How to Write – and Talk – about Disability

Guidelines for positive powerful portrayal
from Research and Training Center on Independent Living

Editor’s Note: The words and images we use can create either a straightforward, positive view of people with disabilities or an insensitive portrayal that reinforces common myths and is a form of discrimination. Although the following excerpts are from guidelines intended for writers, they can help us all make better choices in terms of language and portrayal.

Introduction

As writers, we should all strive for accuracy and use current terminology regarding people with disabilities. To do otherwise is not only substandard journalism, it also can offend readers.

This revised Guidelines for Reporting and Writing about People with Disabilities explains preferred terminology and offers suggestions for accurate ways to describe people with disabilities.

Although opinions may differ on some terms, this booklet reflects input from more than 100 national disability organizations and has been reviewed and endorsed by media and disability experts throughout the country.

Portrayal Issues

Please consider the following when writing about people with disabilities.

Do not focus on disability unless it is crucial to a story. Avoid tear-jerking human interest stories about incurable diseases, congenital impairments or severe injury. Focus instead on issues that affect the quality of life for those same individuals, such as accessible transportation, housing, affordable health care, employment opportunities and discrimination. People with disabilities actively participate in their communities and can participate even more when portrayed just like anyone else in the community.

Put people first, not their disability. Say woman with arthritis, a child who has a learning disability, or person with a disability. This puts the focus on the individual, not the particular functional limitation. Labeling the person as the disability (for example, a quad) dehumanizes the individual and equates the condition with the person. It is people first, too, for indicating disability groups. Say people with cystic fibrosis or people who have cancer. Terms such as “the_____ (for example, “the retarded”) imply a homogenous group separate from society as a whole.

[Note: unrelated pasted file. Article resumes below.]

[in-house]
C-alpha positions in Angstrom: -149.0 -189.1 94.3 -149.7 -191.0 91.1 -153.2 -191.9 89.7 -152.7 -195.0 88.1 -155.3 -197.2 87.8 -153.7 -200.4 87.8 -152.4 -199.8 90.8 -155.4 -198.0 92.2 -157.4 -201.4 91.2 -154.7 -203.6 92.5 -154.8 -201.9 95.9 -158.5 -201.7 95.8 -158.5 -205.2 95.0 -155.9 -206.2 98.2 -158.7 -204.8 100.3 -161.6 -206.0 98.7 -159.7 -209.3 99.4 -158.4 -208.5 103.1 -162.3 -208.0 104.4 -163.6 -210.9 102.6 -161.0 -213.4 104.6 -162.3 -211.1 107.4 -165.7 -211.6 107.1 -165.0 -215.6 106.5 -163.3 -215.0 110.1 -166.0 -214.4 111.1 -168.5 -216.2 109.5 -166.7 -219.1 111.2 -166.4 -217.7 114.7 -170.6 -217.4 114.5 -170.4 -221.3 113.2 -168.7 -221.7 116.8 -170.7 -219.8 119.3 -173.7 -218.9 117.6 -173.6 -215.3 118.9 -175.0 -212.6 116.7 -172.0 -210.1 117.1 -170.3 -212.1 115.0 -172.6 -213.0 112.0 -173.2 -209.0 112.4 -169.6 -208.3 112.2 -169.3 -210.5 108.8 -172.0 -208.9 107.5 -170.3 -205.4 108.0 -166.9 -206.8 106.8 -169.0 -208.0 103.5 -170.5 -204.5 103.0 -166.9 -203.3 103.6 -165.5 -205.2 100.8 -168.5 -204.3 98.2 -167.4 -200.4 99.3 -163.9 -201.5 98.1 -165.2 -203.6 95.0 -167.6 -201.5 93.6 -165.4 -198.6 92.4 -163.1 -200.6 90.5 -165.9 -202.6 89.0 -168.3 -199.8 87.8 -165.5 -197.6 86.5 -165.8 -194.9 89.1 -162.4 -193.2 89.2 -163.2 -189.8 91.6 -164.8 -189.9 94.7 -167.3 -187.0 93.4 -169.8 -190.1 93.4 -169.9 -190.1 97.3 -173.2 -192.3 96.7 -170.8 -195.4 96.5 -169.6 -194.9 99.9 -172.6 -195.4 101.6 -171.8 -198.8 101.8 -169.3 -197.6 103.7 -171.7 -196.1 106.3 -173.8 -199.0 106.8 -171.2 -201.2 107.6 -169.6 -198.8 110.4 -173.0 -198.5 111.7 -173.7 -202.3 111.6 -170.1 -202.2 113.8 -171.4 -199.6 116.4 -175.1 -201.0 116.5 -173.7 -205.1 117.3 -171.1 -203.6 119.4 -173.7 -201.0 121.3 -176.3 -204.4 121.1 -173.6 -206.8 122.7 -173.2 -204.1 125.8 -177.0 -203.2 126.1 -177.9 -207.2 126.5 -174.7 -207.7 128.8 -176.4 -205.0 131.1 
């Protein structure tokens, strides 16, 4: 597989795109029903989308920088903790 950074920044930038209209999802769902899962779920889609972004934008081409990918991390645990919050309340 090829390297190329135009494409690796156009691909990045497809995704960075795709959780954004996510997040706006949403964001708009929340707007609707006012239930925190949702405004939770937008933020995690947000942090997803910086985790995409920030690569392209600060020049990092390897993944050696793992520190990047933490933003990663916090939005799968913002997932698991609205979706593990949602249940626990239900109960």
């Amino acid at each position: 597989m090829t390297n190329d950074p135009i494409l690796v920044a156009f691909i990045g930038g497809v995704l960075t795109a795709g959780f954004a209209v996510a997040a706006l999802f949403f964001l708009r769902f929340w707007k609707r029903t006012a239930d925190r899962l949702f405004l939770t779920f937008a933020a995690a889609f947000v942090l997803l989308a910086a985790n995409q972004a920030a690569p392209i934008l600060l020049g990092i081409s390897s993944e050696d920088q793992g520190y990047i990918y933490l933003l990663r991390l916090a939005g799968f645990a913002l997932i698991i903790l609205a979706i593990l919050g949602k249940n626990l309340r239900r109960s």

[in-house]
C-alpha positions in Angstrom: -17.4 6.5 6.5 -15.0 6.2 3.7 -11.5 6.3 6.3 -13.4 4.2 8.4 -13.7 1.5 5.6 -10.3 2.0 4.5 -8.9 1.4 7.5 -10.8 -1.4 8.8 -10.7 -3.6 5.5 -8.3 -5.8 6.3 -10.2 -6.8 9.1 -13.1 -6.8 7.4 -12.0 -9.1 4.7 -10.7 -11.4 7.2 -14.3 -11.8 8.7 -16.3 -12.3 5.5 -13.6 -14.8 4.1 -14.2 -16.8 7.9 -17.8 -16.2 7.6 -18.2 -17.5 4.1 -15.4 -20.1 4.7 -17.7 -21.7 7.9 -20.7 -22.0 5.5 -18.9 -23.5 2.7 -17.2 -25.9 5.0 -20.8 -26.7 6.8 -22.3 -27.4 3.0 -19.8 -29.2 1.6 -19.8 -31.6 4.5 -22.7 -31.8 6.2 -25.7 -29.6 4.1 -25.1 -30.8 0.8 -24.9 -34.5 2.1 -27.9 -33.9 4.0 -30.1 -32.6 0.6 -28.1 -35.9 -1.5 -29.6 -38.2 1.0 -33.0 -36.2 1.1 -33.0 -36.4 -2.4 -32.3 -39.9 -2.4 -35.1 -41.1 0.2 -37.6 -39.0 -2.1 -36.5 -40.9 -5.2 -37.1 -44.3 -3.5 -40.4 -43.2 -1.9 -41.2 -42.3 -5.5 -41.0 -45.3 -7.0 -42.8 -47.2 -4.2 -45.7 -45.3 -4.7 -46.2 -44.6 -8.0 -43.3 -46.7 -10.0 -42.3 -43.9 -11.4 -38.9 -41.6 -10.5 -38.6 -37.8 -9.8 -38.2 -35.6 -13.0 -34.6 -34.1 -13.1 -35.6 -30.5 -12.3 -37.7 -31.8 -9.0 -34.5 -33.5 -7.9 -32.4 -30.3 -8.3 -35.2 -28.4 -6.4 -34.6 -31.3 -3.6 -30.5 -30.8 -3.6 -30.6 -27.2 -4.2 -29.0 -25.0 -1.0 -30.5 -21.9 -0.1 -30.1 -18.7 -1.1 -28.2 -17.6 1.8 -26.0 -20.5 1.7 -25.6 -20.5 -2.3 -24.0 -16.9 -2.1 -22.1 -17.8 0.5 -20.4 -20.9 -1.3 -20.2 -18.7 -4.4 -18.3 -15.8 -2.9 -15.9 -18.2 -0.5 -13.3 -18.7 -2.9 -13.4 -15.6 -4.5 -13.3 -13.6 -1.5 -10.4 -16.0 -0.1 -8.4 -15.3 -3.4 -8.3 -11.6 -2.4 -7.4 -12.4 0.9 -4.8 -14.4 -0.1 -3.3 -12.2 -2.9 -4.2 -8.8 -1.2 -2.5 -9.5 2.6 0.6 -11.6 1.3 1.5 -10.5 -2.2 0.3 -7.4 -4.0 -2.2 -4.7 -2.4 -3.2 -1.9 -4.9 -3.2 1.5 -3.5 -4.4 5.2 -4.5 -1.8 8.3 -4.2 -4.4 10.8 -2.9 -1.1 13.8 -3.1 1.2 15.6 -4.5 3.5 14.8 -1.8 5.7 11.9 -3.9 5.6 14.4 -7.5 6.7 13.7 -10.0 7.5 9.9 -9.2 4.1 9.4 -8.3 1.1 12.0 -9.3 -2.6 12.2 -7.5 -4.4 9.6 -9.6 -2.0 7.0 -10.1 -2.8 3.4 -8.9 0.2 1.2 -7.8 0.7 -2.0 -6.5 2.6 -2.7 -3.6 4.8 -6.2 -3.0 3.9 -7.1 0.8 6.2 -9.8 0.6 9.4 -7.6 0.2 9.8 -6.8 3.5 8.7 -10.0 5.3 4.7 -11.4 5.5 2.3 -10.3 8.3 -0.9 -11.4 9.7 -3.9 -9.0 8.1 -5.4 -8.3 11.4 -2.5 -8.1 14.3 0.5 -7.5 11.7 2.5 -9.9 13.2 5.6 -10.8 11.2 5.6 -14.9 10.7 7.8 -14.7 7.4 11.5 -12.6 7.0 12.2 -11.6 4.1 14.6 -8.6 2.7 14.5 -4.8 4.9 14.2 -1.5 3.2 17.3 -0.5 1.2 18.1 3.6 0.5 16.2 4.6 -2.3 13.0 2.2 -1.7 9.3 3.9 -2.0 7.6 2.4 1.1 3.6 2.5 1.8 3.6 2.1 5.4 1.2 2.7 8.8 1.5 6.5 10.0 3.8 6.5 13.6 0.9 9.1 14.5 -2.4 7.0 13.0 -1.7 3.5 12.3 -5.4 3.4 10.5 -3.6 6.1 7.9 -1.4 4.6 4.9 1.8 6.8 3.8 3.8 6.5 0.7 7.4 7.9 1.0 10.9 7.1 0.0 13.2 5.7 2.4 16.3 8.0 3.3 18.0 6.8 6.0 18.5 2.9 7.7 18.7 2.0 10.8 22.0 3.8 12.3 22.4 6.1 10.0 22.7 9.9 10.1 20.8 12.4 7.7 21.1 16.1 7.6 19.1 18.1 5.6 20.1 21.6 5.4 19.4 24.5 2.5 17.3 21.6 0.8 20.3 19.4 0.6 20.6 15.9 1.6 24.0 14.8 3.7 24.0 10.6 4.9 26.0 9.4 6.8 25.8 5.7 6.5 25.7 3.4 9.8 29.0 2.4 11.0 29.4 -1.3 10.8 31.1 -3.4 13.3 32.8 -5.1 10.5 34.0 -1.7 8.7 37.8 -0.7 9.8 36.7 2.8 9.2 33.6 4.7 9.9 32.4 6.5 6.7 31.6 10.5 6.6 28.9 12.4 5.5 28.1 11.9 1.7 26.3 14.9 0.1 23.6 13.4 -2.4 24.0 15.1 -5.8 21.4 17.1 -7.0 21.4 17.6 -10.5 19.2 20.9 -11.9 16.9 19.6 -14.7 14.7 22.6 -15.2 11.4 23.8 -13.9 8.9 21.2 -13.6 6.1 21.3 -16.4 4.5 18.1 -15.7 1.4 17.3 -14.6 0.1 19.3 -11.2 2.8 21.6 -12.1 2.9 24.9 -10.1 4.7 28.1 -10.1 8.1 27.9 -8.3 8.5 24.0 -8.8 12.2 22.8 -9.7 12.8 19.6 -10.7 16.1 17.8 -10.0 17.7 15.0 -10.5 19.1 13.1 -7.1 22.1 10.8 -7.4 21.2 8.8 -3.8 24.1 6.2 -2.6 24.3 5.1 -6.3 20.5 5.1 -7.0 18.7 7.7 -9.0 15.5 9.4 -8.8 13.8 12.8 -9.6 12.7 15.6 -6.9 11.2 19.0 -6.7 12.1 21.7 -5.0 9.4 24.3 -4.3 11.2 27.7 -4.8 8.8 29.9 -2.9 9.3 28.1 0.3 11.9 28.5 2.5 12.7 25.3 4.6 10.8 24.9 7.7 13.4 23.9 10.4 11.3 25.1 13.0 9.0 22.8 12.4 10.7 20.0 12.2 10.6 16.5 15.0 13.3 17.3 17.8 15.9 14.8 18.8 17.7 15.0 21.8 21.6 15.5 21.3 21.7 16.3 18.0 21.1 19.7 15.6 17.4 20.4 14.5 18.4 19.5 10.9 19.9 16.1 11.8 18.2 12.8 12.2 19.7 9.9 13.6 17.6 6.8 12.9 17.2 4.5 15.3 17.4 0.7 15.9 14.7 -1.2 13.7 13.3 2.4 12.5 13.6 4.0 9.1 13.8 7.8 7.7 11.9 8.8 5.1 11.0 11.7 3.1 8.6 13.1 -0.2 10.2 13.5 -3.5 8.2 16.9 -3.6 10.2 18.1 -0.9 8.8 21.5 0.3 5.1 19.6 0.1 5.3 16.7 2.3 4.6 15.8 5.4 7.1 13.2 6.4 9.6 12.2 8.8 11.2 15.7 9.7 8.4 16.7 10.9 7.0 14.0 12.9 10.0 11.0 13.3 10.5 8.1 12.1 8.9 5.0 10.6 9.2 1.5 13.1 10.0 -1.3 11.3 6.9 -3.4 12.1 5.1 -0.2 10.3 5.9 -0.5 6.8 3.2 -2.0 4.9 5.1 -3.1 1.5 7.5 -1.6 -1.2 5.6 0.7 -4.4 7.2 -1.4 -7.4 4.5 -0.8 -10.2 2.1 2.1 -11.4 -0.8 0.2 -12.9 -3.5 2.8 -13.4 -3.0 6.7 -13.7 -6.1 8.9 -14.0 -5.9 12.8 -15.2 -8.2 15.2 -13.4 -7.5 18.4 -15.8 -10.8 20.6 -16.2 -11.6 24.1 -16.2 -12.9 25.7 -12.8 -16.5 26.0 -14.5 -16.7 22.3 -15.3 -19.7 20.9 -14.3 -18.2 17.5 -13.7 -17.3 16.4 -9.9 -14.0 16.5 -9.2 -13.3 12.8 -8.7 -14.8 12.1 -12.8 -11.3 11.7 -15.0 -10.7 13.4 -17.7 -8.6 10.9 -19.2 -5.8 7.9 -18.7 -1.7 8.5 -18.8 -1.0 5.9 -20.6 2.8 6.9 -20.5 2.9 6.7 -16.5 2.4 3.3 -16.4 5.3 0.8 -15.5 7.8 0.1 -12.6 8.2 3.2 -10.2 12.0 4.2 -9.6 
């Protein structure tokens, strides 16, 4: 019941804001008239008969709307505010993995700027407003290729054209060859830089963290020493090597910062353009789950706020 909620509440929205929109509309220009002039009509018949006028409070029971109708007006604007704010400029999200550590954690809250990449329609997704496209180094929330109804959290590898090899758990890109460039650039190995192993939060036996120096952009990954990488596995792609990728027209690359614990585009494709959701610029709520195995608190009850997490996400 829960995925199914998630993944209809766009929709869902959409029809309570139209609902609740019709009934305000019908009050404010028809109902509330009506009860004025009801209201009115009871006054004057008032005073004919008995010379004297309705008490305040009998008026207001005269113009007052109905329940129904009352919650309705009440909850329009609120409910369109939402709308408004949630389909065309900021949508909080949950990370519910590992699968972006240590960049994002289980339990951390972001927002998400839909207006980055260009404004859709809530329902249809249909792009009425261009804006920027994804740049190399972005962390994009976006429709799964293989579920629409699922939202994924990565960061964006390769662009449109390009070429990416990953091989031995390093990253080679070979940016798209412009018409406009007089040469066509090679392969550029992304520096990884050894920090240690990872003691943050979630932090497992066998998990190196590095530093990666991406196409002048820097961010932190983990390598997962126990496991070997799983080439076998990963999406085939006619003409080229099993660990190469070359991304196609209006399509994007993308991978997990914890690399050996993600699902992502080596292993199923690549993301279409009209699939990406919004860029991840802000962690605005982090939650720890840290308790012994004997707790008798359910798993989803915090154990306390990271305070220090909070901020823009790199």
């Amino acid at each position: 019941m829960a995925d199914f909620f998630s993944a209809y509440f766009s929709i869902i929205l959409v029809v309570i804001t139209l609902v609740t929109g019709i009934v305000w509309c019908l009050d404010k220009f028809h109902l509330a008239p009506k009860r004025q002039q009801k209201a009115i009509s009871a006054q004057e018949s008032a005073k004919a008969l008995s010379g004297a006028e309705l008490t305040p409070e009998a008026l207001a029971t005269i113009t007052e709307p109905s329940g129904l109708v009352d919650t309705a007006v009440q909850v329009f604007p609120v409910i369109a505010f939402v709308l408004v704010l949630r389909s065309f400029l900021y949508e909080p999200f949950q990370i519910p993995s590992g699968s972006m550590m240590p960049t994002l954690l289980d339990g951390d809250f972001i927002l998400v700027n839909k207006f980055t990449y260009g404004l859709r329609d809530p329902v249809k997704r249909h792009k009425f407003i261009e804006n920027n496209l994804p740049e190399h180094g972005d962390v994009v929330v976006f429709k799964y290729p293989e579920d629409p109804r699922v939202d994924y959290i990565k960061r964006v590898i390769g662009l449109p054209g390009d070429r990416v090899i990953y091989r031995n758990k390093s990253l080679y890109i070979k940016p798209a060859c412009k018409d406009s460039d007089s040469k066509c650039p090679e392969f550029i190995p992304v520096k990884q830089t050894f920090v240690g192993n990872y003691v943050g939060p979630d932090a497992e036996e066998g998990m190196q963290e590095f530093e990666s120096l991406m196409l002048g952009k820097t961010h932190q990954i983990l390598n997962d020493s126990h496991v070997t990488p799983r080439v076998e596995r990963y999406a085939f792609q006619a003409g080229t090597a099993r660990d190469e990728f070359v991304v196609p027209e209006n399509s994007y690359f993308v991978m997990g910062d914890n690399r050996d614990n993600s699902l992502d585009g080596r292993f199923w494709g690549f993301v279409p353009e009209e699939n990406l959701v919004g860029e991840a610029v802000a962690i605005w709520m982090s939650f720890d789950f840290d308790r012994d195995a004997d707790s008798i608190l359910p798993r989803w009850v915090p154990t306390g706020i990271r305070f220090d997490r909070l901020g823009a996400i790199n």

Do not portray successful people with disabilities as heroic overachievers or long suffering saints. Even though the public may find these portrayals inspirational, these stereotypes raise false expectations that all people—with and without disabilities—should be such “super humans.”

Avoid sensalization and negative labeling. Saying afflicted with, crippled with, victim of or suffers from devalues individuals with disabilities by portraying them as helpless objects of pity and charity. It is more neutral to say an individual with AIDS than a person who suffers from AIDS. Similarly, do not use emotional descriptors such as unfortunate or pitiful.

Emphasize abilities, not limitations, for example, uses leg braces or walks with crutches, rather than confined to a wheelchair or wheelchair bound. For, in reality, wheelchairs and crutches represent independence, not a burden. To emphasize capabilities, avoid words that start with in, dis, un, or de that imply lacking or inferiority such as invalid or defective.

Bypass condescending euphemisms. Disability groups also strongly object to the use of euphemisms to describe disabilities. Terms such as handicapable, differently abled, special, and challenged reinforce the idea that people cannot deal honestly with their disabilities.